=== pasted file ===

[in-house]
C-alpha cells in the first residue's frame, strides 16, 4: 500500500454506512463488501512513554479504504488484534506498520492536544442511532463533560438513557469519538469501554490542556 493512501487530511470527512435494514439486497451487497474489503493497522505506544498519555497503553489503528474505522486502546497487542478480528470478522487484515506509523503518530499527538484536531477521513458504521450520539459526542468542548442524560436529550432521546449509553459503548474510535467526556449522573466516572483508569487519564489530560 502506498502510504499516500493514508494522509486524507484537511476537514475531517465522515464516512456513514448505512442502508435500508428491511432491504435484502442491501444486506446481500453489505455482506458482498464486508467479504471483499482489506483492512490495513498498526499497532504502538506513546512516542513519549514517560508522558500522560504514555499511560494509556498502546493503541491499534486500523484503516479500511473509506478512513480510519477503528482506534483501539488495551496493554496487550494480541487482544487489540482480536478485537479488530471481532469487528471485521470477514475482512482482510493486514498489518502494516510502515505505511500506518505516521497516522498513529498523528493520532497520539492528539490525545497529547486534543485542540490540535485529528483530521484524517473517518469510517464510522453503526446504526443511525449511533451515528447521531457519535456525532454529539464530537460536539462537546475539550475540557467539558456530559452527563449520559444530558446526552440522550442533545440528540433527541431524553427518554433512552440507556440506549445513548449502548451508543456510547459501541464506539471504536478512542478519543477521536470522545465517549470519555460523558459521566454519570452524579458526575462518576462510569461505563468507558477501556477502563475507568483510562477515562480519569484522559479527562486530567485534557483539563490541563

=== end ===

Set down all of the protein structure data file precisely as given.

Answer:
[in-house]
C-alpha cells in the first residue's frame, strides 16, 4: 500500500454506512463488501512513554479504504488484534506498520492536544442511532463533560438513557469519538469501554490542556 493512501487530511470527512435494514439486497451487497474489503493497522505506544498519555497503553489503528474505522486502546497487542478480528470478522487484515506509523503518530499527538484536531477521513458504521450520539459526542468542548442524560436529550432521546449509553459503548474510535467526556449522573466516572483508569487519564489530560 502506498502510504499516500493514508494522509486524507484537511476537514475531517465522515464516512456513514448505512442502508435500508428491511432491504435484502442491501444486506446481500453489505455482506458482498464486508467479504471483499482489506483492512490495513498498526499497532504502538506513546512516542513519549514517560508522558500522560504514555499511560494509556498502546493503541491499534486500523484503516479500511473509506478512513480510519477503528482506534483501539488495551496493554496487550494480541487482544487489540482480536478485537479488530471481532469487528471485521470477514475482512482482510493486514498489518502494516510502515505505511500506518505516521497516522498513529498523528493520532497520539492528539490525545497529547486534543485542540490540535485529528483530521484524517473517518469510517464510522453503526446504526443511525449511533451515528447521531457519535456525532454529539464530537460536539462537546475539550475540557467539558456530559452527563449520559444530558446526552440522550442533545440528540433527541431524553427518554433512552440507556440506549445513548449502548451508543456510547459501541464506539471504536478512542478519543477521536470522545465517549470519555460523558459521566454519570452524579458526575462518576462510569461505563468507558477501556477502563475507568483510562477515562480519569484522559479527562486530567485534557483539563490541563